Walpole High School Celebrates 17th Annual Film Festival


Bridget O'Connor

The crew of “The Film Festival Movie” poses after walking the red carpet.

Walpole High School hosted its 17th annual Film Festival on May 7 and 9, followed by the Red Carpet awards night on May 16. On the Red Carpet, students had the opportunity to be interviewed by their peers and take pictures with their crews. After, crews were recognized for their year-long work regarding writing, editing and directing films.

“I thought the festival turned out great,” Film Festival Producer Michael Alan said. “The three nights were each filled with such excitement from the audiences that it created an awesome environment to watch all the films.”

Crews were eligible to win 10 awards; nominations and winners are decided by the Academy, which consists of former film festival students, faculty and other members of the community. Each movie was nominated for Best Film. A comedy with inside jokes referencing previous movies, “The Film Festival Movie”—directed by senior Ava Straccia and junior Emily Tomasetti—was nominated for all 10 awards and won four: Best Director, Best Film, Best Lead Performance and Best Screenplay.

“I loved the togetherness of this year’s festival,” Straccia said. “I feel like it felt less like a competition and more like a group of people supporting and helping one another. The film community really came together for a successful festival.”

Chloe Patel
Senior Javon Jackson interviews the crew of “The Break” on the red carpet.

Another comedy, “The Break”—directed by Griffin Wilkins and Dennis Crowley—was also nominated for all 10 awards, and senior Matt Glynn won Best Supporting Performance for his role. Other winners included senior Toshak Patel for Best Achievement in Music for his work with “The Break” and “The F-Bomb.” This is the second year in a row that Patel has won this award. Freshmen Jessica Elmhurst and Juliana Webster won Best Art Direction for the movie “Big Daddy Kane vs. Jimmy the Kid.” Jacob Talbot from “The Knock” won Best Cinematography. Nicole Waters, Myles Qualter, and Emme DeVito of “Rebel” won Best Editing partially due to their incorporation of talking dogs into the movie. After having roles in four movies this year, Peter Salmans won Best Faculty or Community Performance.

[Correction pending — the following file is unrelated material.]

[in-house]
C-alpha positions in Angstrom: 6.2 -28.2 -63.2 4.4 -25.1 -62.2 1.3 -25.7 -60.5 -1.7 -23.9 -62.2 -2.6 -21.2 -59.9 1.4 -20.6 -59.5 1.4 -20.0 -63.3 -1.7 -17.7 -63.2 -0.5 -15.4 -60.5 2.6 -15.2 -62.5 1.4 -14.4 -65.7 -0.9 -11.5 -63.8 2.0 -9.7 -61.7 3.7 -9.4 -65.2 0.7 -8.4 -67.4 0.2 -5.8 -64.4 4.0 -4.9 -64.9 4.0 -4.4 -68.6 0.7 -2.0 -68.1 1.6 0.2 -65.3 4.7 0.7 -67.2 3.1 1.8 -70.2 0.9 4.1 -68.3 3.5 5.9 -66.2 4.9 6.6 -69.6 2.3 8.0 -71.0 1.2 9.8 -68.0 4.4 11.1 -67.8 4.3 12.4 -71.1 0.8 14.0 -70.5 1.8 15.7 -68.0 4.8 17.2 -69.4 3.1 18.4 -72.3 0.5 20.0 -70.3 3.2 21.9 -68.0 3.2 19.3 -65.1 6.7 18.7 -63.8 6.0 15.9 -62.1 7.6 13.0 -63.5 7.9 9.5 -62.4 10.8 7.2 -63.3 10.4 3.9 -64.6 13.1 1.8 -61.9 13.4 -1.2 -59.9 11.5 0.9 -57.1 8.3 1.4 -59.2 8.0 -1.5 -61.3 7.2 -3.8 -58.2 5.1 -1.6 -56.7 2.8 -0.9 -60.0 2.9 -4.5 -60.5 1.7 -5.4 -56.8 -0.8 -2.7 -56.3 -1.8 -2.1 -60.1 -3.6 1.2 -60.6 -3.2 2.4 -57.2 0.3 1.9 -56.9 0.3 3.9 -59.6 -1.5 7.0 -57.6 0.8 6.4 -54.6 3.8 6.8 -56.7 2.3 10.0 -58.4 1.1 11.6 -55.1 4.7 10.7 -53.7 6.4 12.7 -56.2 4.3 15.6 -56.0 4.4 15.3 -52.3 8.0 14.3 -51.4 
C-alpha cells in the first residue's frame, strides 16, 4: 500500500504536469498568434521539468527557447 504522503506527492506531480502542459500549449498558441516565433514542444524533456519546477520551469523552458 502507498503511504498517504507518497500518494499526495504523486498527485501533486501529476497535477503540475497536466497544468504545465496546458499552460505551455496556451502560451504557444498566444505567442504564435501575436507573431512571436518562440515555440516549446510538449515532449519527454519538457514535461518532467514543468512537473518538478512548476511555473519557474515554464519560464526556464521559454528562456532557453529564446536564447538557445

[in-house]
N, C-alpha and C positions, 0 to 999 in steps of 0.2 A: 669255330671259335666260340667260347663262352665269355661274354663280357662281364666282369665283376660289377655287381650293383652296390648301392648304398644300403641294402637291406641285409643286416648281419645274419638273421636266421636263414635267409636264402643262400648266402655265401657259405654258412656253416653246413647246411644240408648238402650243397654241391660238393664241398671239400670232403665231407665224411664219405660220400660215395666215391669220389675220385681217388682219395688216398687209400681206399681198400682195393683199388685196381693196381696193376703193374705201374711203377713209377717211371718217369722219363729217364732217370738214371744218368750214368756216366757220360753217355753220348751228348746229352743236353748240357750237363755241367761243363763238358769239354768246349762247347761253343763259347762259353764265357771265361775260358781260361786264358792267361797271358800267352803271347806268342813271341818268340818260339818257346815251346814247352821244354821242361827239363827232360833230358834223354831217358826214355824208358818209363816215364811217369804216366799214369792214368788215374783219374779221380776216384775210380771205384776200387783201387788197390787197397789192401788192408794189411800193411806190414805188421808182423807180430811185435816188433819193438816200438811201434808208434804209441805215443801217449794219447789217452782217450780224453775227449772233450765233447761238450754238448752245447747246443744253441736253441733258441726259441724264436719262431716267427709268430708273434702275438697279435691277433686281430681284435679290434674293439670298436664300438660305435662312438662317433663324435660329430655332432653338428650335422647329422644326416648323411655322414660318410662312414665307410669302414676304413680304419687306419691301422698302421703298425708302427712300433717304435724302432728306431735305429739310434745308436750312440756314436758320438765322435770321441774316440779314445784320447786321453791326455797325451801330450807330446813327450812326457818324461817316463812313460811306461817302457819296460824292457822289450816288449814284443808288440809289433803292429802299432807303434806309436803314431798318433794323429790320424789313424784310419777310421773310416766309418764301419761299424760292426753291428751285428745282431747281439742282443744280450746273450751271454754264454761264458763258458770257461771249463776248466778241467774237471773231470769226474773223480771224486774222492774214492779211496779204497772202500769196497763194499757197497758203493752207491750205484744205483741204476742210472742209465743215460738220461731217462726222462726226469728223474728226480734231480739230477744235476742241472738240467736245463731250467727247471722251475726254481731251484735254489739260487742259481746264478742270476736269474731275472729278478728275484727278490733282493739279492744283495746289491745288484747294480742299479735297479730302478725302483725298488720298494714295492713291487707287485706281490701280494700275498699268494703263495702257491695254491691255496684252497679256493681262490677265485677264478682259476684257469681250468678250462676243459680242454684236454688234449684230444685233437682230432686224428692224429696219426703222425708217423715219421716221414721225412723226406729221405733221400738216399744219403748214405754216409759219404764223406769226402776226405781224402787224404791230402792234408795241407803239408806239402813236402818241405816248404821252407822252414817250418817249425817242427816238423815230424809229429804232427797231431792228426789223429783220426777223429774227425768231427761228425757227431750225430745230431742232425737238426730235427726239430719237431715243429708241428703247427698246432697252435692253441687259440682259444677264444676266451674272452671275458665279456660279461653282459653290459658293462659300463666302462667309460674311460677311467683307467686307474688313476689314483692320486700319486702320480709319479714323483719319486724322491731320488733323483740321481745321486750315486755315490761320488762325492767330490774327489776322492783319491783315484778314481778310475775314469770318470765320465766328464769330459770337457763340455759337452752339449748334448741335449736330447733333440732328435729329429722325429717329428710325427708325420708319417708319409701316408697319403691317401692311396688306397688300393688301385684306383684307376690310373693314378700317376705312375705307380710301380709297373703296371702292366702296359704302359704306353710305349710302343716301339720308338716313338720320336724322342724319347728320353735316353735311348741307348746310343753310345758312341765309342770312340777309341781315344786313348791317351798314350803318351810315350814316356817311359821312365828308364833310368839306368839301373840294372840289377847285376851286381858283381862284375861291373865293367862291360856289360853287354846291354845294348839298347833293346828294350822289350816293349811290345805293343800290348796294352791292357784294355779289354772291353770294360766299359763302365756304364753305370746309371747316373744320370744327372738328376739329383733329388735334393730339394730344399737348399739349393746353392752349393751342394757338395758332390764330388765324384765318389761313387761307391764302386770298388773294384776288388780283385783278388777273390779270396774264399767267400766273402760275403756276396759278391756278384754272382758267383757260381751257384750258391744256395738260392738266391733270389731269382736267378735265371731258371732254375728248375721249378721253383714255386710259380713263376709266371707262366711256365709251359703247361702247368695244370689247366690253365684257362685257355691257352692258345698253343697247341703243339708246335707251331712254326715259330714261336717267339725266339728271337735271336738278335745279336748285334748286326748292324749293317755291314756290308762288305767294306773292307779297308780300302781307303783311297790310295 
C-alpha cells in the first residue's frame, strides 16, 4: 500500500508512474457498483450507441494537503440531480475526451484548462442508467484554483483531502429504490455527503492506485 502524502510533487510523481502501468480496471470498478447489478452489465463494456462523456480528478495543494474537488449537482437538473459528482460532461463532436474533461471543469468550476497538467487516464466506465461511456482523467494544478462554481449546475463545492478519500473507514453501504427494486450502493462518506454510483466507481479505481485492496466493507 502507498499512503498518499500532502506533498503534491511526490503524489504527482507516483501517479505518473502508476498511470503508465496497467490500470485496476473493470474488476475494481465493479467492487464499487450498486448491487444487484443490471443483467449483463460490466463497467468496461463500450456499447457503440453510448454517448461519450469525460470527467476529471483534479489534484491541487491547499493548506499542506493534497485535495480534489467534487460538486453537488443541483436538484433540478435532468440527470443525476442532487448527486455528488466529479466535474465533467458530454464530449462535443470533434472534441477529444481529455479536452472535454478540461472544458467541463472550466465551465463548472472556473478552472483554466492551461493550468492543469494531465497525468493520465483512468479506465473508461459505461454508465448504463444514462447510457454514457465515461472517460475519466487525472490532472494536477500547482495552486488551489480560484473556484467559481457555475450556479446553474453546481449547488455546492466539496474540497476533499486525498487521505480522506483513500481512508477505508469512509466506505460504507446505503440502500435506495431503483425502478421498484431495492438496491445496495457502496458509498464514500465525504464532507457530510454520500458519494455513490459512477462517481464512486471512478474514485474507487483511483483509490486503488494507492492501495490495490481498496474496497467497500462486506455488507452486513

“Though the festival is not about winning awards, it was nice to see six different movies recognized for their hard work. Also, Elmhurst and Webster becoming the first freshmen to win an award was a great moment,” Producer James Connolly said.

Similarly, three of the movies in this year’s festival were sophomore independents, meaning that the filmmakers were not enrolled in the film class and it was their first year making a movie. In order to make their movies, these students were required to dedicate more time outside of school into the production of their movies. “Big Daddy Kane vs. Jimmy the Kid,” “Head Bandits” and “The Lucy Show” were the three comedies created outside of class.

“The three sophomore films all exceeded expectations, and I am excited to see what they will create over the next two years,” Connolly said. “This was an extremely talented senior class, and they not only delivered the goods with their own movies, but they helped pass on their knowledge to the sophomores and juniors.”

As for the future, the Film Festival will continue to produce student-made movies and provide generations of students with unique experiences, friendships and memories.

“It was my last festival, [and] I really tried to make the most of my last one and take the time to appreciate all the things that I love about film,” Straccia said. “I will really miss it.”